The Oakland Raiders are trying to get a new stadium in Oakland. According to a report from Matthew Artz of the Oakland Tribune, they are eyeing the smallest stadium in the NFL (just 56,500 seats) at the current site of O.co Coliseum.
The original report said the Raiders were eyeing a stadium of just 50,000 seats, but missed 6,000 club seats and 400-600 loge seats that were part of the Oakland-Alameda County Coliseum Authority’s presentation.
Don’t be misled; there isn’t a proposal on the table to build such a small stadium in Oakland, and it’s highly unlikely there will ever be such a small football stadium built in Oakland. Improvement of the on-field product to increase demand is one of the keys to a stadium project, because a small stadium is going to have severe funding challenges.
The Coliseum Authority actually lists this as the first opportunity, which means that it would be the most helpful in achieving the desired objective—to build a stadium.
The numbers reported by the Oakland Tribune were based on a team-commissioned study about the anticipated market demand. This market demand is consistent with the Raiders putting a tarp on portions of the upper deck to lower the capacity of O.co to 53,250—the smallest in the league.
The Raiders also shared with the Coliseum Authority that there is “little corporate support in the market” and that a “PSL (personal seat license) program could potentially generate approximately $100 million”. Translation: There aren’t going to be a lot of corporate dollars coming in, and the appetite for PSLs, while larger than anticipated, is still pretty small.
According to Vic Tafur of the San Francisco Chronicle, league and city sources said the numbers were “premature and inaccurate.” This is almost definitely true for many reasons.
The report by the Oakland Tribune said the Raiders would contribute $300 million (including $100 million in PSLs) and could get $200 million from the NFL’s G-4 stadium loan program, leaving an estimated $300 million shortfall.
NFL money is loaned to the teams on a case-by-case basis, and one of the ways the NFL recoups its costs is from the difference in gate receipts between the old stadium and the new stadium, according U-T San Diego. Obviously, the smaller the stadium, the longer it will take the NFL to recoup their costs.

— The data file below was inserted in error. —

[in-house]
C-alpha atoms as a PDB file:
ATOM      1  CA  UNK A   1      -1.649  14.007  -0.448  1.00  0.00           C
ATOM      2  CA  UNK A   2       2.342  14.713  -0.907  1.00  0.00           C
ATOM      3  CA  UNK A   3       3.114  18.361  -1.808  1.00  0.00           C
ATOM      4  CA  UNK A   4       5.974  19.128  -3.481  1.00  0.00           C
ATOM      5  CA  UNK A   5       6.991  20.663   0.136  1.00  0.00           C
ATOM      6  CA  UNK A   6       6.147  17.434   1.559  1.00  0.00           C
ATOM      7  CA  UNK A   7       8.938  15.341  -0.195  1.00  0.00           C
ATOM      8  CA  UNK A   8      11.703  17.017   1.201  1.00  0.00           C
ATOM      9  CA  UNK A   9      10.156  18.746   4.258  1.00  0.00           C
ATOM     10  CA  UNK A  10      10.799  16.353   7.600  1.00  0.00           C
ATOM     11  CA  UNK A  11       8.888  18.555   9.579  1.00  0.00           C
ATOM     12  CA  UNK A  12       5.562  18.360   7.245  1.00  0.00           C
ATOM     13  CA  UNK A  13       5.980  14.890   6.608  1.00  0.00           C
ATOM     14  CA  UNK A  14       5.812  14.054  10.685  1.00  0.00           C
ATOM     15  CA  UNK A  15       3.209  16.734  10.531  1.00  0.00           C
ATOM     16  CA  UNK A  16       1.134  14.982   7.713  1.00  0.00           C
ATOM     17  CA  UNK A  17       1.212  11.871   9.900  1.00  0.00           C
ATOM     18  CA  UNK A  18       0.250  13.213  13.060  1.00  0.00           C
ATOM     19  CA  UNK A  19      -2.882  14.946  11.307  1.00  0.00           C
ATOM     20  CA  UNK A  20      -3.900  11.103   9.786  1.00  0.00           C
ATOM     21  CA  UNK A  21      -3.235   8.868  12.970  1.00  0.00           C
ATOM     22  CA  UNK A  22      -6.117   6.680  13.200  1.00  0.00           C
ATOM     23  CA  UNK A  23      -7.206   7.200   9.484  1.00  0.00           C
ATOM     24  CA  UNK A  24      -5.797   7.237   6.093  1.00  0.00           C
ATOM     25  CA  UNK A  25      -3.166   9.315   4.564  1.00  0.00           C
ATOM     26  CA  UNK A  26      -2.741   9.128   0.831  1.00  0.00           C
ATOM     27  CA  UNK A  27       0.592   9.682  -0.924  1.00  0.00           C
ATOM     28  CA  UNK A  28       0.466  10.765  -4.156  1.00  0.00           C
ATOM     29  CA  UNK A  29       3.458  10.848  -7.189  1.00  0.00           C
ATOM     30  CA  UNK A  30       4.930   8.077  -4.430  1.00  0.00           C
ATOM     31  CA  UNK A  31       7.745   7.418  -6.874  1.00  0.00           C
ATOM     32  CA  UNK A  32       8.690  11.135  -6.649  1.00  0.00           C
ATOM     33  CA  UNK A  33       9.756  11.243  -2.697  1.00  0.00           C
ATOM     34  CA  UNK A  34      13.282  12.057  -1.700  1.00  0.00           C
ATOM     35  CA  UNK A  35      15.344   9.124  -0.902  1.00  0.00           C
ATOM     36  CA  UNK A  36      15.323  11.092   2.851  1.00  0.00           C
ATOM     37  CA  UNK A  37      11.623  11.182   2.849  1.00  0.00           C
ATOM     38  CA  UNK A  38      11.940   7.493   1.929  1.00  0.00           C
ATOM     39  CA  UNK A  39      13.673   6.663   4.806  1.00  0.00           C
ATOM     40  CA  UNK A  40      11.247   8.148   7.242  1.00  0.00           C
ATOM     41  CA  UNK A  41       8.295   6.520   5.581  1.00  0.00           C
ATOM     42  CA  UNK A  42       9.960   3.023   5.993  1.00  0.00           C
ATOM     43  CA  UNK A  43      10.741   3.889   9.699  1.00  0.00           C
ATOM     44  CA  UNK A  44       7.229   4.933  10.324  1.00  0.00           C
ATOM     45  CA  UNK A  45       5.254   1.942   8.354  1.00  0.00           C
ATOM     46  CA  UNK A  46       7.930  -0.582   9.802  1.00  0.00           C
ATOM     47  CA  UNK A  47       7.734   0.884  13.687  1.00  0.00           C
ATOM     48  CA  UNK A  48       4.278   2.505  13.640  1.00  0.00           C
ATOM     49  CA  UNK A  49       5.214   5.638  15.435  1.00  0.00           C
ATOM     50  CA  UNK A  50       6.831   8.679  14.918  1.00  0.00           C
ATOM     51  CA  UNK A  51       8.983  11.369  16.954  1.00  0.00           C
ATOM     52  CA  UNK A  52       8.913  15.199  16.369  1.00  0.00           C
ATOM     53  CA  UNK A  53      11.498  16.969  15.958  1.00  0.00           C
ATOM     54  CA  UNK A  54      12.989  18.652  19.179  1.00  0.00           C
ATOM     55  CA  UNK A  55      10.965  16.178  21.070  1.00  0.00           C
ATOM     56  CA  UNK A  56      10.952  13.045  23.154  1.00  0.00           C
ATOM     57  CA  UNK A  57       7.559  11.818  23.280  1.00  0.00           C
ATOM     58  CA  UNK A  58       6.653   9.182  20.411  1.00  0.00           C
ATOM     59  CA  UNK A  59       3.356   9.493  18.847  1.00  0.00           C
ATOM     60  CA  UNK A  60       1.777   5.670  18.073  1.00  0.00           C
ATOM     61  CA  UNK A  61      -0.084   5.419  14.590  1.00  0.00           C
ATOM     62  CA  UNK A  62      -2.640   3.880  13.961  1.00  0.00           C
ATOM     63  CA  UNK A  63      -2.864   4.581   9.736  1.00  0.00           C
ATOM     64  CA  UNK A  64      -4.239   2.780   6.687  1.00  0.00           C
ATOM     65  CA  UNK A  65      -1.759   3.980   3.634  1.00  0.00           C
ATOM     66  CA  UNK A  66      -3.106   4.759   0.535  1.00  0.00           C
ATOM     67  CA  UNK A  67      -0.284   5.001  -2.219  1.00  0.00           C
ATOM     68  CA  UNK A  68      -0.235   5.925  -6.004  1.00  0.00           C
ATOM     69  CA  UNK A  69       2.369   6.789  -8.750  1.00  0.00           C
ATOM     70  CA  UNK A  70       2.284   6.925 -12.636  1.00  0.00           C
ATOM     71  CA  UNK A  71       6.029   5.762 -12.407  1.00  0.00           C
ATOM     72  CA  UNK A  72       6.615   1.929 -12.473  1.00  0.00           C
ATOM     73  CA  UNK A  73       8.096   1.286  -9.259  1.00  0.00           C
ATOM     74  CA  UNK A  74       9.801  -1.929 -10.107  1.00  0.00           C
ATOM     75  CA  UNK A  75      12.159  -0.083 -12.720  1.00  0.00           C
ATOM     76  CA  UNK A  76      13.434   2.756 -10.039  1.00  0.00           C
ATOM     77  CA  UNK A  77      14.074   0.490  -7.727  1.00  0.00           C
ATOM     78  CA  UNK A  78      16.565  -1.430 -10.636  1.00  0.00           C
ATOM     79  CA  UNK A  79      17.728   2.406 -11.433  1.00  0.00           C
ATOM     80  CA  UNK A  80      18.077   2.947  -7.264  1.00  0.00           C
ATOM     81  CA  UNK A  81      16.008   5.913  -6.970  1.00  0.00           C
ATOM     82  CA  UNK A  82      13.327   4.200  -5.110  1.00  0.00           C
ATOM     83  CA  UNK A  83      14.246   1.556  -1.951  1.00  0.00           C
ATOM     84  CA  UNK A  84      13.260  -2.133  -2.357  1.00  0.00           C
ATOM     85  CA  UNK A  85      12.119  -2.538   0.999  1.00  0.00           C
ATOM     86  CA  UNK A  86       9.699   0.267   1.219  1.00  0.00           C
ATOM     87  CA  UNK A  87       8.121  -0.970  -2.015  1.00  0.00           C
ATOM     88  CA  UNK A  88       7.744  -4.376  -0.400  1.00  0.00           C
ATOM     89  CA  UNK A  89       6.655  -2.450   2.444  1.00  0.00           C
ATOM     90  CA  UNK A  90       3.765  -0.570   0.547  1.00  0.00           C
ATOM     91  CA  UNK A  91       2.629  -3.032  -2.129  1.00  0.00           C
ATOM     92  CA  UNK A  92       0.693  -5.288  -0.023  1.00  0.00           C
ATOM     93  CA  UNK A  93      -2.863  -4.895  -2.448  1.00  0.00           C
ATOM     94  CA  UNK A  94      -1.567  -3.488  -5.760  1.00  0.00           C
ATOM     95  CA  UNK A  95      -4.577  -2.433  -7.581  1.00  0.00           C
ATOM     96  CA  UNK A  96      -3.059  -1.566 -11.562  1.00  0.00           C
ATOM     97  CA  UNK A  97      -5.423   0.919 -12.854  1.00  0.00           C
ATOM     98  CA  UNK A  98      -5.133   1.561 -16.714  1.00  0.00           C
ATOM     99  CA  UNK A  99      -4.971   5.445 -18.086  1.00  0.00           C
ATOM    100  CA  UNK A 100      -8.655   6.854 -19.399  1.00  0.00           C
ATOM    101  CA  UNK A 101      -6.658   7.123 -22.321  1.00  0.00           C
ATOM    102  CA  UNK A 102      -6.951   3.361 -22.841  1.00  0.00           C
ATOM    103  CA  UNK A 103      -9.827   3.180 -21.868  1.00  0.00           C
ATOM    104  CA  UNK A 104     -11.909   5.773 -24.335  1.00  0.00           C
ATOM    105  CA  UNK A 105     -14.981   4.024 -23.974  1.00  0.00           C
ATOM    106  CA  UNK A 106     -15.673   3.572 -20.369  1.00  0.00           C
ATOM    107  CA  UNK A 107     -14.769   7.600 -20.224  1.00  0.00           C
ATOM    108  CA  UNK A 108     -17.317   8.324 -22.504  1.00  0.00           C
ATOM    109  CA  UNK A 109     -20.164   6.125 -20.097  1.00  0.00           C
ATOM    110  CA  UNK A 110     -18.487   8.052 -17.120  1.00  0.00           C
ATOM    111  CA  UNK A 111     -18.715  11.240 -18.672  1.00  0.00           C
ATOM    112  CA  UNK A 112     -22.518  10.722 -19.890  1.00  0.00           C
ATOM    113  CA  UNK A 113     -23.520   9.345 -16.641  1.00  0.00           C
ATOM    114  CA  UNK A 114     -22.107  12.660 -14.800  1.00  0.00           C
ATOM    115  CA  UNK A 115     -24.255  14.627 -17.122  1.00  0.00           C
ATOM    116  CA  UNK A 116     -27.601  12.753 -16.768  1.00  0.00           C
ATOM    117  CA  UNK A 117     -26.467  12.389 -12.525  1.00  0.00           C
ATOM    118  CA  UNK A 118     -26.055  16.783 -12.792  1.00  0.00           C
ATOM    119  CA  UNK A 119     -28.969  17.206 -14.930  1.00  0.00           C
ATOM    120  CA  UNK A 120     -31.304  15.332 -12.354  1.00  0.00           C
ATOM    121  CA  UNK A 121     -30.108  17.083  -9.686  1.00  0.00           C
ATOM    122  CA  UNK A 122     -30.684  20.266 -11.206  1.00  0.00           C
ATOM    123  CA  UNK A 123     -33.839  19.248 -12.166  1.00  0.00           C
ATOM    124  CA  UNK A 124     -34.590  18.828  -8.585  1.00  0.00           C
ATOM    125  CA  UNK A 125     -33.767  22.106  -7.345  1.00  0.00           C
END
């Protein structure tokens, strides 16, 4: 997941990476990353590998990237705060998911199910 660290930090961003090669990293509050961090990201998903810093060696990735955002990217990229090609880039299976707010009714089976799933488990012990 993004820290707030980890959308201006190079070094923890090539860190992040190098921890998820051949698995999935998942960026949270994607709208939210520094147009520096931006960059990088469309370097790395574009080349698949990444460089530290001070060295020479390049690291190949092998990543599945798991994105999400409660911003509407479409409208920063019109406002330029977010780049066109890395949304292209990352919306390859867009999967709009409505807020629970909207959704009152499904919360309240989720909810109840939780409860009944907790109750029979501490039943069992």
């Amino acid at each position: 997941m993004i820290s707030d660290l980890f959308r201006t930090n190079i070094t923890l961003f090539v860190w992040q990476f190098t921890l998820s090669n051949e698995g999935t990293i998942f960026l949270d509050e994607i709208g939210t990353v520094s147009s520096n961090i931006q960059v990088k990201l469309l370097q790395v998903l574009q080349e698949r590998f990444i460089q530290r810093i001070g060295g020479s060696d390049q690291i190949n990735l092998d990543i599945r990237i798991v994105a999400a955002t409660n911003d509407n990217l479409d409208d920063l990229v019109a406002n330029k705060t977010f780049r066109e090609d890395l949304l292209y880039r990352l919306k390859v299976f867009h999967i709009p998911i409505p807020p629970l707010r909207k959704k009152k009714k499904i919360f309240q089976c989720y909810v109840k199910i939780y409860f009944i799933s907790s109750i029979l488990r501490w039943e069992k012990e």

Unless the stadium is expandable to 70,000, there’s very little chance of getting a $200 million loan from the league. Teams getting money from the G-4 loan program also usually get to host a Super Bowl, because the league can recoup some of their costs that way. For example, the NFL demands financial concessions from the Super Bowl host city.
Can you connect the dots?
The Raiders need to increase demand for tickets in Oakland from 56,500 to closer to 70,000 in order to get $200 million in funding from the league. The league has not had a Super Bowl with fewer than 63,000 seats in its history, and the average attendance for the last 10 Super Bowls is 75,000.
Without the $200 million from the league, the Raiders' chances of getting a stadium deal in Oakland are probably nil. As it was reported, the stadium would cost approximately $800 million and would need $300 million from other sources (likely public money).
Considering the outstanding coliseum debt from the Raiders' move back to Oakland in 1995 is still costing the city $10 million a year until 2025 (roughly $130 million over the next 12 years), according to Tafur, getting any type of public money is going to be a tough sell unless the new stadium deal accounts for it—pushing costs to roughly $930 million.
Keep in mind that Levi’s Stadium just down the road in Santa Clara is going to cost $1.3 billion, but was originally estimated to cost $937 million. The 49ers' PSLs are also selling like hot cakes to pay for the stadium, even though they are risky investments.
Demand couldn’t be higher for 49ers tickets because they are winning a lot of games and went to the Super Bowl last February. The Raiders are attempting to rebuild from basically nothing and haven’t had a winning season in over a decade.
Raiders’ owner Mark Davis said he wants to keep the team in Oakland, but he doesn’t want to sign a short-term lease without an agreement in place. If that’s true, don’t be surprised if the deal dies in September and the Raiders start considering relocation or sharing the 49ers' new home in Santa Clara.
If the Raiders on-field product doesn’t improve enough to significantly spike demand, don’t count on a new stadium in Oakland.
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